The Lernean Hydra is a short story by Agatha Christie which was first published in the U.S. in This Week in September 1939. It was first published in the U.K. in The Strand Magazine in December 1939. In 1947, the story was grouped with 11 others, a foreword was added, and published as The Labours of Hercules.
The setting is on the eve of one of Poirot's many planned retirements. He wants his crowning achievement to be a series of 12 cases which he will specially selected to match those of the Twelve Labours of Heracles in Greek mythology. In the sequence of the labours pursued by Poirot, The Lernean Hydra is the second of twelve. It was preceded by The Nemean Lion and followed by The Arcadian Deer.
Poirot is asked to help a country doctor whose life is being destroyed by malicious rumours that he poisoned his wife. To Poirot, rumours grow like the heads of the hydra.
(may contain spoilers - click on expand to read)
Poirot is asked for help by a physician, Dr Charles Oldfield, who has a practice in Market Loughborough, a small village in Berkshire. His wife died just over a year ago and the malicious talk in the village is that he poisoned her. People are avoiding him and several poison pen letters have been sent to him but he can do nothing to stem this tide of ill-intentioned gossip – like the heads of the Hydra, when one source of the gossip is cut off, another grows in its place. So, his ultimate aim was to cut the main source of the gossip, just like the hydra had been slayed by cutting its vulnerable head. Mrs Oldfield was a difficult invalid whose death was put down to a gastric ulcer, whose symptoms are similar to that of arsenic poisoning. She left her husband a not-considerable sum of money and, under pressure, Oldfield admits that a lot of the talk revolves around Jean Moncrieffe, his young dispenser, who he wants to marry but dare not because of the talk. Poirot travels to Market Loughborough and meets Jean. She is frank about her relationship with Oldfield and her dislike of his wife but opposes Poirot's idea of an exhumation and autopsy on the body. Poirot makes the rounds of the village, insinuating that he is connected with the Home Office and thereby generating much hypocritical murmurs of sympathy for the doctor and, more importantly, names of who said what and when. From this he learns of the present whereabouts of two servants of the Oldfields who left their employ after Mrs Oldfield died; Nurse Harrison, who tended to the patient, and Beatrice, the family maid. Nurse Harrison tells a story of overhearing Jean and the Doctor talking about the imminent death of his wife in which it was clear that this was an event that both of them were impatiently waiting for. The nurse is certain that Beatrice must have overheard the talk as well. Poirot tells her of the supposed plans of exhumation and the nurse considers this news and then tells him she agrees that such a thing should be done. While being interviewed, Beatrice slyly denies overhearing any conversation but tells him of several suspicious stories of Jean making medicines or pots of tea for Mrs Oldfield which the nurse poured away or changed before the patient could take them.
Poirot does indeed get permission for an exhumation and the body is proved to be riddled with arsenic. Nurse Harrison is shocked and tells Poirot a new story of seeing Jean filling up a make-up compact with a powder from the dispensary. Poirot alerts the police who find such a compact in the bureau of the bedroom of Jean's lodgings. They show it to Nurse Harrison who excitedly confirms that is the one she saw…only for Poirot to tell her that such compacts have only been manufactured for three months and that he had his valet, George, follow her some days previously, witnessing her purchase of a compact at Woolworths and then travelling to Jean's lodgings to secrete it there. Trapped and broken, Nurse Harrison admits the murder.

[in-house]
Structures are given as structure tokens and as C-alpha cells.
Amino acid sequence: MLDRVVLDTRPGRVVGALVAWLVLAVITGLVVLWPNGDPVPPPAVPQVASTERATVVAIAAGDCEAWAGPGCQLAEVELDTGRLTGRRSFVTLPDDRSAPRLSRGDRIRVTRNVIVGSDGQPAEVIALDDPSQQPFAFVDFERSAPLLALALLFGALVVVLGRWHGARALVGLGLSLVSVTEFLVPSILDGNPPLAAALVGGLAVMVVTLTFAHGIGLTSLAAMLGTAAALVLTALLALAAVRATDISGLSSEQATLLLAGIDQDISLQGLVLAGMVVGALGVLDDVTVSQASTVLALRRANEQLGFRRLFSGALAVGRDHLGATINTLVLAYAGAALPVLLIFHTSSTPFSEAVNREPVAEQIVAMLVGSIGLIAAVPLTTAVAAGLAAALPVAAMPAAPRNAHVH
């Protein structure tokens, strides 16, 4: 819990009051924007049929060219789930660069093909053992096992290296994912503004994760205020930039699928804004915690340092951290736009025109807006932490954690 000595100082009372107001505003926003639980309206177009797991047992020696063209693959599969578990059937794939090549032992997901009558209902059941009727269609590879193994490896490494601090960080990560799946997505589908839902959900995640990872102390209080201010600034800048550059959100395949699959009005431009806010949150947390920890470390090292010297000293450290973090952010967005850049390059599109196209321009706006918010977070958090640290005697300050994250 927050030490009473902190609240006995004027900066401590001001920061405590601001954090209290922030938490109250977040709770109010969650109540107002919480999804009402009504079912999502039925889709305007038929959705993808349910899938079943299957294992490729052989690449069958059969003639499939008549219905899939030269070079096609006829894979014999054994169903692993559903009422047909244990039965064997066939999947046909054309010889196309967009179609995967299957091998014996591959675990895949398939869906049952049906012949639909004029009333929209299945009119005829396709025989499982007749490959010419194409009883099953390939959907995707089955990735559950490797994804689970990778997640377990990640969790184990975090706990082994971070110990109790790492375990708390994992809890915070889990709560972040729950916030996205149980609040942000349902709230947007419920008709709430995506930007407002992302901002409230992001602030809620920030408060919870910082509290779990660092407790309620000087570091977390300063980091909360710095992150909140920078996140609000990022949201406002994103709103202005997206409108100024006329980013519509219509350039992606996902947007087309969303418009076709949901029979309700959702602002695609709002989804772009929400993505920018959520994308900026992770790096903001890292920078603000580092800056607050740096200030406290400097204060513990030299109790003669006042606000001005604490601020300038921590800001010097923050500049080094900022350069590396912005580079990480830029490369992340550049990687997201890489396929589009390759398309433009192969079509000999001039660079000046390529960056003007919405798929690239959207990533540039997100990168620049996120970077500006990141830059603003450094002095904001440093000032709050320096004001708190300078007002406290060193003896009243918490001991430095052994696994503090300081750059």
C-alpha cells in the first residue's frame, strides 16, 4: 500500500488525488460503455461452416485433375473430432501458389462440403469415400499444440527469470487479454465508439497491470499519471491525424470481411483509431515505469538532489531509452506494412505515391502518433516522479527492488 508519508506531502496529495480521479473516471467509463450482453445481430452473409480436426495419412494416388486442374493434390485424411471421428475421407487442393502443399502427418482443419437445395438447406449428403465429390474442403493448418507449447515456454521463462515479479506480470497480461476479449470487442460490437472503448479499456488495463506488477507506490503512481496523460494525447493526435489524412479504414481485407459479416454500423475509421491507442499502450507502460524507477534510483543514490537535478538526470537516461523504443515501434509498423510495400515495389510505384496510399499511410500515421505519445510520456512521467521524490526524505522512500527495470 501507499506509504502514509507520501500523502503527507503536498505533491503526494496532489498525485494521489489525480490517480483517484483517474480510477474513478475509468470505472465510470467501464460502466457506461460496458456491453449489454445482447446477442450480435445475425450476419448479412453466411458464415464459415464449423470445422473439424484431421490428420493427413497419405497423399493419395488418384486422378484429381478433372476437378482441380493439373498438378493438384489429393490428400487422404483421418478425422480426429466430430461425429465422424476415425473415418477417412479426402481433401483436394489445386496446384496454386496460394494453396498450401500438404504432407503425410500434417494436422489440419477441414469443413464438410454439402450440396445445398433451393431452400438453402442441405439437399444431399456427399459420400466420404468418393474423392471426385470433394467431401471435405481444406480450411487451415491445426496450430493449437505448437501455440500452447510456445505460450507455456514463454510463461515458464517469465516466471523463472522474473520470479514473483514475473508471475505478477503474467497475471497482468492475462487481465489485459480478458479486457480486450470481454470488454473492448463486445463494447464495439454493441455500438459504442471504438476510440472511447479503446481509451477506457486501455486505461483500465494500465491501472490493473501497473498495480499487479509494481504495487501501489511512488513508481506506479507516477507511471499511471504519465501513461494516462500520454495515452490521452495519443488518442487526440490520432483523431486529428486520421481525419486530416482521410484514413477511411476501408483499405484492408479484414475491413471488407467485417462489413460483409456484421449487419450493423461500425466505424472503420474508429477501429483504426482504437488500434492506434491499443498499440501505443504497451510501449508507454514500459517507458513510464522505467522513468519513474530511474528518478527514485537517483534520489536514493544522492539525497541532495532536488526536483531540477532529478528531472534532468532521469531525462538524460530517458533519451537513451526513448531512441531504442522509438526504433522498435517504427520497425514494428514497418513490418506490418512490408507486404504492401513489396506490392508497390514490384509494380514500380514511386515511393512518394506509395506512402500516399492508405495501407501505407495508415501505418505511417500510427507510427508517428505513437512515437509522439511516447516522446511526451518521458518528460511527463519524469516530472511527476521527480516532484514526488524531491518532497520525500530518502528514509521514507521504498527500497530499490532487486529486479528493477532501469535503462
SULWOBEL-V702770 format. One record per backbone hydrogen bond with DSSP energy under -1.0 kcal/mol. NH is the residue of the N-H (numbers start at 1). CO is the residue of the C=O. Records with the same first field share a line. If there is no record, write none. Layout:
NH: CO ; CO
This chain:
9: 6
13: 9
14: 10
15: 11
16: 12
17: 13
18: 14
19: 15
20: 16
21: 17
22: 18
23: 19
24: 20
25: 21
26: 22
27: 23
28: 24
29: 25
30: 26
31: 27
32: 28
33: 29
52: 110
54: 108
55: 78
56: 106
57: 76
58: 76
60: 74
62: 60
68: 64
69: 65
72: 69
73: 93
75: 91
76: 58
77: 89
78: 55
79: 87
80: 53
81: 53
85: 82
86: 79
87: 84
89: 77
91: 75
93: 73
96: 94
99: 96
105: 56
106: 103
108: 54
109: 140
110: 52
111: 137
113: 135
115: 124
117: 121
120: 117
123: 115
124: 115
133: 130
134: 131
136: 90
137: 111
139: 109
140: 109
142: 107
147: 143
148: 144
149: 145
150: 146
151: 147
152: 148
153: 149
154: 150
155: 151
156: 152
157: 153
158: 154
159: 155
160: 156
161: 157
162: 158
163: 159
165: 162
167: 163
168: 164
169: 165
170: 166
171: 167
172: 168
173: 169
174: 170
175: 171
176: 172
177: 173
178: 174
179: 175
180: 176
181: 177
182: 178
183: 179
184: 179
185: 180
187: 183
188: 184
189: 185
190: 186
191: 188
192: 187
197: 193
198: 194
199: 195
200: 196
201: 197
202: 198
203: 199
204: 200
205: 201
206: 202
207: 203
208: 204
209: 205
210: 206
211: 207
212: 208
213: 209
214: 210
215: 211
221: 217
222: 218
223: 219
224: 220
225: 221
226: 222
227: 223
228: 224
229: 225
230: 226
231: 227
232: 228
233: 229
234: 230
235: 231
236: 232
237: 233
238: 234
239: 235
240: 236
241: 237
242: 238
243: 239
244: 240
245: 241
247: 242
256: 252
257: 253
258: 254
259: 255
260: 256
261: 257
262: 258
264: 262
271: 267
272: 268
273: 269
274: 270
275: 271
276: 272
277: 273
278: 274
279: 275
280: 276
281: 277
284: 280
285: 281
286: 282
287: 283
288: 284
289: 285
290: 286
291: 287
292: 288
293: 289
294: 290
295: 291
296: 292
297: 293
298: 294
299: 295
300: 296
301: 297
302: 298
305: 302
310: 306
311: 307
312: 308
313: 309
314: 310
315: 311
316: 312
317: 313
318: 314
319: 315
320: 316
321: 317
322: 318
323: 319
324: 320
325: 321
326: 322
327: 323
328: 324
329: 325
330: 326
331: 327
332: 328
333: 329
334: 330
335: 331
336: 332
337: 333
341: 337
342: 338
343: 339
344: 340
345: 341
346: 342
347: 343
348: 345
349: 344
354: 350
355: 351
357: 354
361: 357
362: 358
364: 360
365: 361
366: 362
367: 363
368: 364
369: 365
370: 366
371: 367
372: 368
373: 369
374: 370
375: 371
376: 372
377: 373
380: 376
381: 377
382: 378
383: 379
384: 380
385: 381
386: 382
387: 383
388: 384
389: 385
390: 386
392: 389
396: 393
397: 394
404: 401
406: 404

Poirot speaks with Jean and tells her that the conversation Nurse Harrison claimed to have overheard seemed psychologically unlikely as two possible conspirators would never had had such a conversation in a place where they could be easily listened to. He observed the nurse's positive reaction when he told her of a possible exhumation and then had her followed by Georges who witnessed the buying of the compact and the laying of the trap for Jean. The motive was jealousy as Nurse Harrison was convinced by Oldfield's kind manner over several years that he intended her to be his bride.
- Hercule Poirot
- George - Poirot calls him "Georges"
- Mrs Oldfield
- Dr Charles Oldfield
- Jean Moncrieffe
- Miss Leatheran
- Nurse Harrison
- Beatrice King
- Miss Bristow
- Mrs Marley
- Dr Alan Garcia
- Detective Sergeant Grey
Film, TV, or theatrical versionsEdit
Agatha Christie's PoirotEdit
A television film with David Suchet as Poirot was produced as episode 4 of Series 13 of the ITV series Agatha Christie's Poirot, first broadcast on 6 November 2013. The themes from several stories in the collection were woven loosely together for the plot of the film but nothing from the Lernean Lion was used for the adaptation.
Publication history Edit
- 1939 This Week, (New York), 3 September 1939 (as "Invisible Enemy")
- 1939 The Strand Magazine, Issue 588 (London), December 1939 - with illustrations by Ernest Ratcliff
- 1947, The Labors of Hercules, Dodd Mead and Company (New York), 1947, Hardback, 265 pp
- 1947, The Labours of Hercules, Collins Crime Club (London), September 1947, Hardback, 256 pp